Chris Jordan

Chris Jordan warns against the environmental consequences of throwing away more than a trillion cigarette butts annually.

Artist Chris Jordan wanted to show the environmental damage of the half-million cigarettes Americans smoke every minute. So he gathered hundreds of discarded butts from Austin and his native Seattle, then photographed and digitally multiplied them to create this stanky-looking montage: 139,000 tobacco-stained butts, a depressing monument to a mere 15 seconds of U.S. smoking history.

"Toxic Forest" displays a natural landscape with a most unnatural medium: Cigarette filters, the number one type of litter found dirtying America's beaches, parks, and urban areas. The project was commissioned by the healthcare non-profit Legacy, which is trying to cut down on smoking's corrosive effects on humanity and the ecosystem.

"The dangers from smoking don’t stop once a cigarette is stubbed out," writes Legacy. "Cigarette butts leach toxic chemicals and carcinogens that pollute the environment. They’re poisonous to wildlife and can contaminate water sources."

They're also remarkably resilient. The filter of a cancer-stick is made of cellulose acetate, a synthetic fiber that biodegrades easily only under "severe" biological conditions, Legacy says. More often the world's annual trash load of 4.5 trillion butts breaks up into smaller and smaller bits that infiltrate the soil and seas, adding to the artificial plastic soup swirling in the Great Pacific garbage patch and the Great Lakes.

The phlegm-tinged forest is on display this week at SXSW Eco, a conference on sustainability and the environment in Austin, Texas. Regarding how he made the fascinating, hack-worthy image, Jordan emails that he "collected a few hundred littered cigarette butts, photographed each one in high resolution, and then assembled those photographs into the huge digital image. This also allows me to keep accurate track of the number of butts the image depicts, so the statistic is depicted within a percent or two of accuracy (a few get trimmed off the edges during the mounting/framing process)."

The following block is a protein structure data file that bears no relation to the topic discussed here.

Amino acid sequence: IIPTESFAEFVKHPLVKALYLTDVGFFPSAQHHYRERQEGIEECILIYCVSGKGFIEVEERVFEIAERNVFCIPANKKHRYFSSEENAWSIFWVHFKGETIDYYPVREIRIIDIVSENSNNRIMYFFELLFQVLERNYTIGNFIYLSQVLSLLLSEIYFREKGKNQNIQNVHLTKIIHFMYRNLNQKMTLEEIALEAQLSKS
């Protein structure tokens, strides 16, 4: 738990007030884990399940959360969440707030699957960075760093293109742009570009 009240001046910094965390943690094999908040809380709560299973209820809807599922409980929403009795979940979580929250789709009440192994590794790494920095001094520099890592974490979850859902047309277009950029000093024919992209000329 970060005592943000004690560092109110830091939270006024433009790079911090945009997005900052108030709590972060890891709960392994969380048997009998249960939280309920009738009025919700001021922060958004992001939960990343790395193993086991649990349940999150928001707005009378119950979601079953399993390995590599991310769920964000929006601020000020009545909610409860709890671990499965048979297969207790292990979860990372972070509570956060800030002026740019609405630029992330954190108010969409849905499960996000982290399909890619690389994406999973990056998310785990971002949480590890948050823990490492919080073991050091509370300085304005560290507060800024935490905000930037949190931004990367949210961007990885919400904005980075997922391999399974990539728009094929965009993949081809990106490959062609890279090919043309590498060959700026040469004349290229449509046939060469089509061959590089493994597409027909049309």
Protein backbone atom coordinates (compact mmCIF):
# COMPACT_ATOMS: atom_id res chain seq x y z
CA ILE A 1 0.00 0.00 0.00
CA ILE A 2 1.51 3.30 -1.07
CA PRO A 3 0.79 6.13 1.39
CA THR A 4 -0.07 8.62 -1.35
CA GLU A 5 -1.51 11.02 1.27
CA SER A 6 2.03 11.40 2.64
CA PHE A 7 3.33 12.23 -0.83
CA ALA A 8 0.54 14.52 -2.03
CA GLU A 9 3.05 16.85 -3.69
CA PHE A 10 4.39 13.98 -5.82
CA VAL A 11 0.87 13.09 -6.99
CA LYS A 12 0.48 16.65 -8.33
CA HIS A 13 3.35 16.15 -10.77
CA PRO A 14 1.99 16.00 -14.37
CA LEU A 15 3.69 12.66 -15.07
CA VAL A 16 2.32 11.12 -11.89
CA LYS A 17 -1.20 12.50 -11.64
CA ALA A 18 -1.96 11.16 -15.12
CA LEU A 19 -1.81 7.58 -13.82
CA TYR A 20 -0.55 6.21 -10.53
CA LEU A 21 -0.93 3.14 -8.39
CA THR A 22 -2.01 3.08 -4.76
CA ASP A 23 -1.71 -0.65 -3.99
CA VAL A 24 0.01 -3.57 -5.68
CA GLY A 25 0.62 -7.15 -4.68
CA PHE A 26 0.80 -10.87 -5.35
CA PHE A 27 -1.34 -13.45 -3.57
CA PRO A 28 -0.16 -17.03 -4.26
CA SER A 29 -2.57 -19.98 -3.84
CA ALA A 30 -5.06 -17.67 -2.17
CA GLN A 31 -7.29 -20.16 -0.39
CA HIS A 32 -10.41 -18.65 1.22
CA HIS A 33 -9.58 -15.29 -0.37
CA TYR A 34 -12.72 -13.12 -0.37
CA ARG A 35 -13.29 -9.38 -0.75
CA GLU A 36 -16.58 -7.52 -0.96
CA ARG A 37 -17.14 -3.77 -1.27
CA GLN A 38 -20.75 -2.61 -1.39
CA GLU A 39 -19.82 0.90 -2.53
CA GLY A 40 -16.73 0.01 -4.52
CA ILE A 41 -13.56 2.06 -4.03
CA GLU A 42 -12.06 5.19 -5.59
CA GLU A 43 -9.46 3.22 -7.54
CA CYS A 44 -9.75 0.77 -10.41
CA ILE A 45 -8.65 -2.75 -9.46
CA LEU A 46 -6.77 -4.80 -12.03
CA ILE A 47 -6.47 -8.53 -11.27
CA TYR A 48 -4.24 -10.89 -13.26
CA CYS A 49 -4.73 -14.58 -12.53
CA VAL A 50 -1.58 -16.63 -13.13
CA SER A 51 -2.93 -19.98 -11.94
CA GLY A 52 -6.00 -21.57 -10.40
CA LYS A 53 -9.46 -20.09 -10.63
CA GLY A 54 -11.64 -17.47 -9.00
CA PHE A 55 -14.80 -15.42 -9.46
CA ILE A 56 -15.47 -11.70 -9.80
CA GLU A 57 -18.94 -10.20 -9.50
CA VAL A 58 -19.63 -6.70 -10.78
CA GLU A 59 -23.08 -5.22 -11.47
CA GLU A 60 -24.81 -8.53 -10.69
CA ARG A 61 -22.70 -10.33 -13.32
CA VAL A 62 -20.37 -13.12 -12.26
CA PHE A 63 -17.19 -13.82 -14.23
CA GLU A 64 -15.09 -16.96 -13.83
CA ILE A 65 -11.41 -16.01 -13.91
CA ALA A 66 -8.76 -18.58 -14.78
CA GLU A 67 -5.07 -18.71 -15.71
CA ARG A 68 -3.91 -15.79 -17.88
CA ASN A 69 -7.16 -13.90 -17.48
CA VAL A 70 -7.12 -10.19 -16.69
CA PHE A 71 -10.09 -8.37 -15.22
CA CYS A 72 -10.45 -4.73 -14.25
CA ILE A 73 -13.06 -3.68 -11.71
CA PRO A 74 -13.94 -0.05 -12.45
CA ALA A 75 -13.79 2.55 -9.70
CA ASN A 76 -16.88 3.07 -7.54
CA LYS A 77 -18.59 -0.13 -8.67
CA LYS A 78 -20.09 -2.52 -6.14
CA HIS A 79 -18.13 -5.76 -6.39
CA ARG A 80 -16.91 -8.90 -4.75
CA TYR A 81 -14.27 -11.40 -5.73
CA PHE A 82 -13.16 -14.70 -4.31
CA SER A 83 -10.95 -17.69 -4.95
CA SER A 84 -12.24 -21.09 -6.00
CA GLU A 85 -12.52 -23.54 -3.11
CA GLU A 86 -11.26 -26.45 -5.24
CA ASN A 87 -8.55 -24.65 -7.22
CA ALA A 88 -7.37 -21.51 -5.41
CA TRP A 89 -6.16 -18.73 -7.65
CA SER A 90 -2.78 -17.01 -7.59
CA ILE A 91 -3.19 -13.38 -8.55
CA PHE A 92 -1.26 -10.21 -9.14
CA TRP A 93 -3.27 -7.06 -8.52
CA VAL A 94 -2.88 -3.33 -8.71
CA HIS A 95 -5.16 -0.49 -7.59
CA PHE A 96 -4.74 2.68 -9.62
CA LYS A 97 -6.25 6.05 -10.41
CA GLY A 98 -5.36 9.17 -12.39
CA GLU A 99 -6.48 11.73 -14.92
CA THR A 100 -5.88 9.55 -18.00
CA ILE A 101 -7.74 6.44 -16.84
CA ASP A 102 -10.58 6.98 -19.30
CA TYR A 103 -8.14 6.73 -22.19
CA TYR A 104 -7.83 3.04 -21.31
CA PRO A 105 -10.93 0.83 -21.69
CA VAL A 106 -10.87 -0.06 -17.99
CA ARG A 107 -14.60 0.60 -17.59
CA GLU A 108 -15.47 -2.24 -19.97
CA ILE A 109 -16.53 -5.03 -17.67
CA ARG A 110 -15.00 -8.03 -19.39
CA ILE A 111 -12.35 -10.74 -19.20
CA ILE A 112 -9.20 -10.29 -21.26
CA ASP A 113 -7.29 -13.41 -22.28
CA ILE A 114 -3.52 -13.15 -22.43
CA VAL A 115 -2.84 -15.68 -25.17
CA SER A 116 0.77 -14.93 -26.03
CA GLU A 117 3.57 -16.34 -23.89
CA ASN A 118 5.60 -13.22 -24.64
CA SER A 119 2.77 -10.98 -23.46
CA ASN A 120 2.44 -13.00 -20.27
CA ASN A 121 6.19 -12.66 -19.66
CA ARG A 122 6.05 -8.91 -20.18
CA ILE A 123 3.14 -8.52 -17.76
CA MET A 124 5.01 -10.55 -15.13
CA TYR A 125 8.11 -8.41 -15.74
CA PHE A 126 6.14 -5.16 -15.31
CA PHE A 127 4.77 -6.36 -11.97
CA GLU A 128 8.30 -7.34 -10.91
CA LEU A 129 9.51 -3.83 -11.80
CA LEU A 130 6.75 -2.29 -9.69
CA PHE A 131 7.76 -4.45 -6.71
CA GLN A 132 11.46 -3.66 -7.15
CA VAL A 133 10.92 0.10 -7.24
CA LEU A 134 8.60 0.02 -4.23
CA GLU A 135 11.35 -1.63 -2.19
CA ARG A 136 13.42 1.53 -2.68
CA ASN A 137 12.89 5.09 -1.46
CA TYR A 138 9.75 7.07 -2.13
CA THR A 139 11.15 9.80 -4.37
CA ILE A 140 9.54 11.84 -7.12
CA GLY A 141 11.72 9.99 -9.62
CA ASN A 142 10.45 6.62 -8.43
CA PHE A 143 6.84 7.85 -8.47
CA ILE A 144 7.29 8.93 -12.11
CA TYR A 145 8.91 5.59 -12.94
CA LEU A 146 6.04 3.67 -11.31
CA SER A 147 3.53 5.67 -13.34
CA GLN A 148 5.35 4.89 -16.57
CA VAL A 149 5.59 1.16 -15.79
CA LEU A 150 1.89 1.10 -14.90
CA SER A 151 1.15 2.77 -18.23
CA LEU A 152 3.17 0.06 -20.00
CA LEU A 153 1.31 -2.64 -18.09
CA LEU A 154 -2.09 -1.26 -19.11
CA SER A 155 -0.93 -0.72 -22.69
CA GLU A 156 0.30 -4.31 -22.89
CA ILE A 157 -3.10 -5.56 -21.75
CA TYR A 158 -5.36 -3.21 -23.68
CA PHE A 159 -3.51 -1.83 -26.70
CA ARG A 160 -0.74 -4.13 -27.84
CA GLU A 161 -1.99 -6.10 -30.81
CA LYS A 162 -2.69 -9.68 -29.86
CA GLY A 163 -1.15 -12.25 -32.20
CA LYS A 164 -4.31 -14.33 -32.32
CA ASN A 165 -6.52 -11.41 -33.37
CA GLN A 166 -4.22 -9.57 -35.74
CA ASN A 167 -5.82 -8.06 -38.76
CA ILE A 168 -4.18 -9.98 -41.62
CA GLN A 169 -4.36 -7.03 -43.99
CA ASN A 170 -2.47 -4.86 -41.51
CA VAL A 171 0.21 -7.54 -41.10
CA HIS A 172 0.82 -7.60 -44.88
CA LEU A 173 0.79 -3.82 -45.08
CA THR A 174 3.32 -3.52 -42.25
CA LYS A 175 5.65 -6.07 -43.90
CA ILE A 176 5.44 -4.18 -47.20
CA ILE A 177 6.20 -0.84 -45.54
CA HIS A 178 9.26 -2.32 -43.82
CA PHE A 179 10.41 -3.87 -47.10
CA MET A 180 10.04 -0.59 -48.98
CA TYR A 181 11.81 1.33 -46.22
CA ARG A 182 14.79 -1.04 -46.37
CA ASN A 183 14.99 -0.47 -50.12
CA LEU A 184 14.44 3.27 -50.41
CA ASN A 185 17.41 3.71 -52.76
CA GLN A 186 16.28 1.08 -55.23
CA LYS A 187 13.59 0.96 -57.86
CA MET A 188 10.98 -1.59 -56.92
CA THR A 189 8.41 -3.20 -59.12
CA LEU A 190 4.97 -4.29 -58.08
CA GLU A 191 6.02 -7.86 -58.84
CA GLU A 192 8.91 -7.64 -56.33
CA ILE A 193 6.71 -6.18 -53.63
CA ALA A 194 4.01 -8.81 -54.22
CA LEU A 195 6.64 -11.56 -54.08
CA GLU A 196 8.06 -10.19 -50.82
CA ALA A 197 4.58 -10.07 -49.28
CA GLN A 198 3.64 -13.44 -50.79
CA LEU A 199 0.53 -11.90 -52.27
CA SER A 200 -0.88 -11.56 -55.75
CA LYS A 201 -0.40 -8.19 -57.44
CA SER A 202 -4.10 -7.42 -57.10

"Toxic" is part of a larger series the artist is doing called "Running the Numbers," which he explains thus:

Running the Numbers looks at contemporary American culture through the austere lens of statistics. Each image portrays a specific quantity of something: fifteen million sheets of office paper (five minutes of paper use); 106,000 aluminum cans (thirty seconds of can consumption) and so on. My hope is that images representing these quantities might have a different effect than the raw numbers alone, such as we find daily in articles and books. Statistics can feel abstract and anesthetizing, making it difficult to connect with and make meaning of 3.6 million SUV sales in one year, for example, or 2.3 million Americans in prison, or 32,000 breast augmentation surgeries in the U.S. every month.

From afar, it's tough to tell that the butt-based artwork has anything to do with smoking. Get a few feet away though, and legions of nasty filters jump into focus. Here's part of a tree trunk:

Images by Chris Jordan and Legacy via SXSW Eco

About the Author

John Metcalfe
John Metcalfe

John Metcalfe is CityLab’s Bay Area bureau chief, based in Oakland. His coverage focuses on climate change and the science of cities.

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